Robinson Recovery Program addiction treatment options grow as agency shifts from contract to vouchers

BISMARCK, N.D. – The North Dakota Department of Human Services announced plans to expand residential addiction treatment options through the Robinson Recovery Program by shifting away from a contract with ShareHouse Inc. in Fargo, to a voucher-funded program.

“We are sustaining needed residential addiction treatment services, but providing the service in a different way,” said the department’s Behavioral Health Division Director Pamela Sagness.

Beginning this month, people can access residential treatment services not only from ShareHouse at its Fargo facility, but also from other approved voucher service providers in the state. Participating Substance Use Disorder Voucher providers are listed online at www.nd.gov/dhs/info/pubs/docs/mhsa/sud-voucher-providers.pdf.

To avoid any disruption in treatment, Sagness said the department has temporarily extended its Robinson Recovery Program contract with ShareHouse for 90 days. This will allow current clients to complete treatment at ShareHouse.

The change was supported by ShareHouse, which notified the department last fall that it could no longer continue to provide Robinson Recovery Program services at the approved 2015-2017 contracted rate of $190 per day. When the department requested proposals from other interested providers, no other entities responded.

During the 2017 North Dakota legislative session, lawmakers provided $2.31 million in the department’s appropriations bill (House Bill 1012) for the Robinson Recovery Program, and also added Section 30. It authorizes the department to use other providers if the current contractor is unable to continue providing the services as specified in the contract.

“The voucher is more flexible and offers a number of benefits,” said Sagness. “It allows more providers to serve individuals. This provides more treatment and recovery support options closer to home. This in turn, can help people maintain their employment, retain housing, be closer to their children, and stay connected to other family members and friends who can be important sources of support during and after treatment.”

“This is individualized care. The voucher pays for the services each qualifying individual needs. The goal is recovery, and it isn’t one size fits all,” she said.

The department’s goal is to provide services to people who need them in a way that is most effective.

Sagness said that when services were contracted with one provider at one location, transportation was a barrier for both individuals seeking treatment and their families, if they did not live in the Fargo region. It also drove up costs for partner agencies, including county social service offices, which are responsible for arranging visits between parents and children in the counties’ care.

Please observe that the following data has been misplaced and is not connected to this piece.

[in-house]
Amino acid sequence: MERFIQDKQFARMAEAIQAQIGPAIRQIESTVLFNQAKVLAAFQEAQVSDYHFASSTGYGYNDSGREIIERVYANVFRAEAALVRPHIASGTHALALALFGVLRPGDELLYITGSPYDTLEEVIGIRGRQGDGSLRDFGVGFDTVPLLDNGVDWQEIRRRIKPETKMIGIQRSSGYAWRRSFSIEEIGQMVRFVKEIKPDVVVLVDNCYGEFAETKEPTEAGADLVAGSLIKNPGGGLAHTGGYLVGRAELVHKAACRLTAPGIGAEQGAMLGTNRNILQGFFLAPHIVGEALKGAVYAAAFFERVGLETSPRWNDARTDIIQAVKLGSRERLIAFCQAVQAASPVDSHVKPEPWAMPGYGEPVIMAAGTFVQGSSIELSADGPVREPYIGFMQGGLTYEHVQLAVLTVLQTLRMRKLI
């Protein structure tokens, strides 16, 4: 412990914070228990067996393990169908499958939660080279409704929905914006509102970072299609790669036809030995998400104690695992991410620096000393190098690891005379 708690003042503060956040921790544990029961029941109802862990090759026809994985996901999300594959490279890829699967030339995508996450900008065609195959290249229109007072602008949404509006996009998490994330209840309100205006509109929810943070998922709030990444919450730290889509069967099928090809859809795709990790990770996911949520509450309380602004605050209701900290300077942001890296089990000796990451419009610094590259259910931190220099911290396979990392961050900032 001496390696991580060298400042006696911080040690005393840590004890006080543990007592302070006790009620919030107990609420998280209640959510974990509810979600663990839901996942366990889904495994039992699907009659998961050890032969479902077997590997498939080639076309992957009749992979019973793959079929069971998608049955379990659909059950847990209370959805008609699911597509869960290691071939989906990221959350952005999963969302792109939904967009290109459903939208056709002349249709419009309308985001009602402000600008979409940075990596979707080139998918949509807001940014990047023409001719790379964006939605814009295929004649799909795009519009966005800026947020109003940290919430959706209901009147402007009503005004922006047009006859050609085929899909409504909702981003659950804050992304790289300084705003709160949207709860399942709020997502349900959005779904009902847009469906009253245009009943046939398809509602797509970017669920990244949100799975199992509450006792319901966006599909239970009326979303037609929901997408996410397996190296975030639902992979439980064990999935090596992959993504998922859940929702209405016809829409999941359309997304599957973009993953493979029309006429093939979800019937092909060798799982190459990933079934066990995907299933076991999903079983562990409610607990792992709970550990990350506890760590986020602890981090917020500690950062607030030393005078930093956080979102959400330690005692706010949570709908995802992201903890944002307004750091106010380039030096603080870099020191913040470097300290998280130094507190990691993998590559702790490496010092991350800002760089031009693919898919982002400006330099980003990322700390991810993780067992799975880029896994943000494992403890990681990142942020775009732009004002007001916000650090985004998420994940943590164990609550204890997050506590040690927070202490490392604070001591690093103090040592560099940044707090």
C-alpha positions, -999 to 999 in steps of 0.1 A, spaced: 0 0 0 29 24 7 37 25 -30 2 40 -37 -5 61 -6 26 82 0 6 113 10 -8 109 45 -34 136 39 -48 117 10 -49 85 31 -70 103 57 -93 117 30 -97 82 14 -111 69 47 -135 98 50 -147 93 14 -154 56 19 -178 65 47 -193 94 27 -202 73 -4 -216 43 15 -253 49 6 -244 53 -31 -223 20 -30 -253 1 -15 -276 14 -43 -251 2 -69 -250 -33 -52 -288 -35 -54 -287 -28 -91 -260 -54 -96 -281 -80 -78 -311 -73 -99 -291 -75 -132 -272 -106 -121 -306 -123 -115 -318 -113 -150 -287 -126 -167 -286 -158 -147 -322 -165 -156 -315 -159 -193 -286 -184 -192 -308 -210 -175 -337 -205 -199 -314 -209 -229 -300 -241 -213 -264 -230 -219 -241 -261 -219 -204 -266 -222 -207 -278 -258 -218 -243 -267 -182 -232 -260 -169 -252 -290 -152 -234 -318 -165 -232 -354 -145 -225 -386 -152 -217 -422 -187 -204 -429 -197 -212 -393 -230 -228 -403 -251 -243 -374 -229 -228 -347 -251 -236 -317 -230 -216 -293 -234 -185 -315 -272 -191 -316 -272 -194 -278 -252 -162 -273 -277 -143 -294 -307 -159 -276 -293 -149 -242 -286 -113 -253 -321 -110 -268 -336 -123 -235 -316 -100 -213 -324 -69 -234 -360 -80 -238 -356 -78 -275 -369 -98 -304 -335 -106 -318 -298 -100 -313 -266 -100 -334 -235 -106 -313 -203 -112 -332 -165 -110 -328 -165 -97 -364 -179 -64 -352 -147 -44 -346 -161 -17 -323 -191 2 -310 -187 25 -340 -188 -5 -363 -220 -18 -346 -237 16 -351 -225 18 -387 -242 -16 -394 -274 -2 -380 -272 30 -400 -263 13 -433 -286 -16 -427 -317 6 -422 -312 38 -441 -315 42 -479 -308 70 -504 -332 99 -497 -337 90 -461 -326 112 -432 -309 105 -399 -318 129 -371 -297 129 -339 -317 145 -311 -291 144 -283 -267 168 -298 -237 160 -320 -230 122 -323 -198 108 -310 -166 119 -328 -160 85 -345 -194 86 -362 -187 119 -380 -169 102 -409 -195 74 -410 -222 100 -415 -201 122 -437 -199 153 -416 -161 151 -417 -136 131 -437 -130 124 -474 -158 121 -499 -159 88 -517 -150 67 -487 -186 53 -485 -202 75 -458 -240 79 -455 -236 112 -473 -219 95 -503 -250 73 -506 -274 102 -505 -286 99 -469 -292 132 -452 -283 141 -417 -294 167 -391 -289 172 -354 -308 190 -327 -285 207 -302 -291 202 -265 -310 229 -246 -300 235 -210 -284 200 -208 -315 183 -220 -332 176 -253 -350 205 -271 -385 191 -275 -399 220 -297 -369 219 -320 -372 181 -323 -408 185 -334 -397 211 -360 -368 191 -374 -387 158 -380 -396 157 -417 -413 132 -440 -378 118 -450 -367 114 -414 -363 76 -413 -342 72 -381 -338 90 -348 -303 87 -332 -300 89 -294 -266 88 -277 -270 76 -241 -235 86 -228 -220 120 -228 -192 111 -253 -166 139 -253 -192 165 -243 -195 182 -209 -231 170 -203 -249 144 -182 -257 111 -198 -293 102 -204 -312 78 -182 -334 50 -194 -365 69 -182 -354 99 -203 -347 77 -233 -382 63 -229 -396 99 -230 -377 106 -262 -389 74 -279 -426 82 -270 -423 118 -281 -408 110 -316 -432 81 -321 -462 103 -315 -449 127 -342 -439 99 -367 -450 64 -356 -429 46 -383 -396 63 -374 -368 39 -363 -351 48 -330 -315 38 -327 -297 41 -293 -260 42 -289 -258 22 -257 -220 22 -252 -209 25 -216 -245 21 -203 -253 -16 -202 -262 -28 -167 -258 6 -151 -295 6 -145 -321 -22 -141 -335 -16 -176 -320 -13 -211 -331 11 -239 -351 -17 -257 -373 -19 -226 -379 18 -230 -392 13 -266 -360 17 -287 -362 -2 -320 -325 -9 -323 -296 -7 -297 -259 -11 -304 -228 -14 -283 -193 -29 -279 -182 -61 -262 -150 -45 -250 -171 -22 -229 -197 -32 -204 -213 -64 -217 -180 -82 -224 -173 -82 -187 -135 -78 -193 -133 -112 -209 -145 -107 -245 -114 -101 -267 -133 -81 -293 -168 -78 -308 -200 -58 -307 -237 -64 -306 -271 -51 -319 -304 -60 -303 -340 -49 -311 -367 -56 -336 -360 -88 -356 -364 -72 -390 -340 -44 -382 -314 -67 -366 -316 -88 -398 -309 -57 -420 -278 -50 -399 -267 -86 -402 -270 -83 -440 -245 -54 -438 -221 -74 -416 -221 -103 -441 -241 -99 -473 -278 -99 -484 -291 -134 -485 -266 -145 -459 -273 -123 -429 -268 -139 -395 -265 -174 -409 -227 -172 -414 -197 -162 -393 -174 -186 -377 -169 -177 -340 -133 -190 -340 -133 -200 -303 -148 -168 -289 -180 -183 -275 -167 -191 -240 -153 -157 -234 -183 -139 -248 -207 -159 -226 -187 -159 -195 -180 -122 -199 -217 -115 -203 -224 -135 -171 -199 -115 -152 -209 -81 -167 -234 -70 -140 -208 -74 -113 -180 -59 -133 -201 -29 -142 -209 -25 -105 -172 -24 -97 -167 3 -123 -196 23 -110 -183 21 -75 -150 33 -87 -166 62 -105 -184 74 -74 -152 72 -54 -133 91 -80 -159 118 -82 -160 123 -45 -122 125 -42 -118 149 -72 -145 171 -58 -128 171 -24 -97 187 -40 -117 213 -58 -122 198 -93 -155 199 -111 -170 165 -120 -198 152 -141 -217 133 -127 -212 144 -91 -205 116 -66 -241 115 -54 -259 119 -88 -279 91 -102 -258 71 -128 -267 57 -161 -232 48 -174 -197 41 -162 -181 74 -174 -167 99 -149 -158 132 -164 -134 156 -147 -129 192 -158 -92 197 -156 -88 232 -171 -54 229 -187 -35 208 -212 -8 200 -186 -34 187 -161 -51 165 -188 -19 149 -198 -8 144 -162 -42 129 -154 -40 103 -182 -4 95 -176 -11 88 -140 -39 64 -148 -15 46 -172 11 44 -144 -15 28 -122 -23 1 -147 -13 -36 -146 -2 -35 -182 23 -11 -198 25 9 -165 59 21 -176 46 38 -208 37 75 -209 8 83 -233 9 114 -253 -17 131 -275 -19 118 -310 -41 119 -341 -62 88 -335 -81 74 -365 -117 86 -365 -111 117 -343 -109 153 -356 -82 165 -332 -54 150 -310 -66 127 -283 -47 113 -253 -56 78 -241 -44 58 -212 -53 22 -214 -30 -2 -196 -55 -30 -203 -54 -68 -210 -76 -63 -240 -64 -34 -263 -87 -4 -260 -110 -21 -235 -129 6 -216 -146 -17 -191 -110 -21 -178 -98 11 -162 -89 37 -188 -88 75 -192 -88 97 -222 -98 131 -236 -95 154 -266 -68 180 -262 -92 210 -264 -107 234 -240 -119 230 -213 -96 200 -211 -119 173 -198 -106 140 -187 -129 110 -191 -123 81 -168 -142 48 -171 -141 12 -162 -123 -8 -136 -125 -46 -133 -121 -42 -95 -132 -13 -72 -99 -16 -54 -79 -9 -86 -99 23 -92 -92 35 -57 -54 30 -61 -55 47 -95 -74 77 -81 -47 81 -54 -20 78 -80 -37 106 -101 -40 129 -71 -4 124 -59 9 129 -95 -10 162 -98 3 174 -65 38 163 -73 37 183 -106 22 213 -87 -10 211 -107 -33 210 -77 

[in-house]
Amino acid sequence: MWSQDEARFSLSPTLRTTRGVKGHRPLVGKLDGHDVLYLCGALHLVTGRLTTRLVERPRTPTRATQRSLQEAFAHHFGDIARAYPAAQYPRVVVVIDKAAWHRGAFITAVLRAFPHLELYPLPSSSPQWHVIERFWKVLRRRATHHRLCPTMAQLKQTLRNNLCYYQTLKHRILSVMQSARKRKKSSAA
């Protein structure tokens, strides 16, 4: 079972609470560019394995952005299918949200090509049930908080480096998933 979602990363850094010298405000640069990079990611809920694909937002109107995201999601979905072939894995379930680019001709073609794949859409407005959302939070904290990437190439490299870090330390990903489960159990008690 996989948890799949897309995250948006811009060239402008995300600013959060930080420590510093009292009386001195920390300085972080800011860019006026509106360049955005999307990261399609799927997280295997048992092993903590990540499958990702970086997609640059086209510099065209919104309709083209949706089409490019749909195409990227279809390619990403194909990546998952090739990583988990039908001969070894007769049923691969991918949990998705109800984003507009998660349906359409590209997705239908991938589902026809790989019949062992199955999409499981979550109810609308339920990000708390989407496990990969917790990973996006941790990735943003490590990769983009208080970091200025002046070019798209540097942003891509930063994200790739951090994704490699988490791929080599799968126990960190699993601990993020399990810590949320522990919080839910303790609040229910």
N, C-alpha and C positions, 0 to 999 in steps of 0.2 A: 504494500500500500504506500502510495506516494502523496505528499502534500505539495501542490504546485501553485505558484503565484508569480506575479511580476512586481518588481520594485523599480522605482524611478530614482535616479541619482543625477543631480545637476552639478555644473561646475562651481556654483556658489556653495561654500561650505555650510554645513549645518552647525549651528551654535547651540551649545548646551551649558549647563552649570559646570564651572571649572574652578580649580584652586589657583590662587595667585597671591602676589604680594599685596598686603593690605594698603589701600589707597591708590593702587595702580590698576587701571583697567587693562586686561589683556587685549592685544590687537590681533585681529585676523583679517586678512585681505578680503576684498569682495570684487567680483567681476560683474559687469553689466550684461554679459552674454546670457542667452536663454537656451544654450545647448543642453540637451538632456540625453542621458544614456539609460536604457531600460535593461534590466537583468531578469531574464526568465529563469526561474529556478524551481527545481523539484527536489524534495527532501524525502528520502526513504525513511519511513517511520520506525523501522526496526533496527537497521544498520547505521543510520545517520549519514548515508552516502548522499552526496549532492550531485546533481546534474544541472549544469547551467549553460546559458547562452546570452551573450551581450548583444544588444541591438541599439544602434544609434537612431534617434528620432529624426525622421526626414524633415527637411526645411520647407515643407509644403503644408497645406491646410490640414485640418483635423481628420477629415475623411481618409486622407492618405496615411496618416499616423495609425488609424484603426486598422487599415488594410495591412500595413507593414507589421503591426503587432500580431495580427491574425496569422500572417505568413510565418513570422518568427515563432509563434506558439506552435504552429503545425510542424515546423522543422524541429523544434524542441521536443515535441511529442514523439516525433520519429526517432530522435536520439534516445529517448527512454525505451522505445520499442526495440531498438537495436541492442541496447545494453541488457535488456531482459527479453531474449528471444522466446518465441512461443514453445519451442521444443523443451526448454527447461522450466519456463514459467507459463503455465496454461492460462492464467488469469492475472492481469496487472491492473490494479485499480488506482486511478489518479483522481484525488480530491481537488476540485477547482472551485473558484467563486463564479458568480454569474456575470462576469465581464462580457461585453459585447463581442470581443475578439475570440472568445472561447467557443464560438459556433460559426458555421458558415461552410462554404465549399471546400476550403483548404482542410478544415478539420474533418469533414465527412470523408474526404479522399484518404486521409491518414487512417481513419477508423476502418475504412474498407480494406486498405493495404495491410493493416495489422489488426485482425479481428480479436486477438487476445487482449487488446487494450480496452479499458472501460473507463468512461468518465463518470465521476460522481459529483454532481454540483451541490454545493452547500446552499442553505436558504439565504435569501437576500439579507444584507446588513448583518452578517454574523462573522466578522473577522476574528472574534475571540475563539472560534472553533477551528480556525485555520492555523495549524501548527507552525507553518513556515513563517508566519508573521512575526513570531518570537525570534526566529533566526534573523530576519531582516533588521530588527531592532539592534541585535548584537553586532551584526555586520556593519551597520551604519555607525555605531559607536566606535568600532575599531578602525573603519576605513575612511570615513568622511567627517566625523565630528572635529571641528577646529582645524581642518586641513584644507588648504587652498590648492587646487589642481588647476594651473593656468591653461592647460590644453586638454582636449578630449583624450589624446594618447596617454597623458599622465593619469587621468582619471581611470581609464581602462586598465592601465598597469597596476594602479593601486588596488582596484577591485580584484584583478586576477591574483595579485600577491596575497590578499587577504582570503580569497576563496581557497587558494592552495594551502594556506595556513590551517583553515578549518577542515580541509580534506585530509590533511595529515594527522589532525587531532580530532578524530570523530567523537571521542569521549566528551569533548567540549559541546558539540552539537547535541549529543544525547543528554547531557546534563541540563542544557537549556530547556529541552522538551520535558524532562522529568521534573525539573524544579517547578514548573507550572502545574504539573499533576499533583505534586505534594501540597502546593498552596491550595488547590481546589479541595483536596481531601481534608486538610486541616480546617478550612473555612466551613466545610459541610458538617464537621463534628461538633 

To address addiction treatment needs, the 2017 Legislature appropriated $2.8 million for the voucher program, and methadone and other medication-assisted treatment services.  This is an increase from the department’s 2015-2017 appropriation, which included $750,000 for the voucher program that was subsequently reduced in half as part of the department’s budget allotment. During the 2017 legislative session, lawmakers restored $200,000 for the 2015-2017 biennium, which ended June 30, 2017.

Sagness and other department officials hope that the increased investment in voucher funding encourages service providers to expand to underserved areas of North Dakota.

The state’s Substance Use Disorder Voucher Program can be used at participating approved providers and pays different rates for services including assessments, individual, group and family treatment; room and board; methadone maintenance; recovery coach services; transportation; and other individualized recovery support services.

To qualify for voucher program services, an individual must be a North Dakota resident, age 18 or older who is determined by a licensed professional to need addiction treatment and recovery services. Participating individuals cannot earn more than 200 percent of the federal poverty level, which is $24,120 a year for a household of one.

The voucher program is intended to help individuals with limited resources overcome financial hurdles limiting access to treatment. People may qualify if they have applied for Medicaid, but have not been approved yet, have a third party payment resource like private insurance that does not cover treatment costs, or do not qualify for Medicaid and have no other way to pay for treatment.

Voucher program details are online at www.nd.gov/dhs/services/mentalhealth/index.html.

The 2005 North Dakota legislature first allocated funds to develop and implement a long-term 20-bed residential treatment program for adults addicted to methamphetamine or other controlled substances. The program was named in honor of state Sen. Larry Robinson, a proponent of longer term, evidence-based residential treatment options for people recovering from substance addiction including methamphetamine addiction.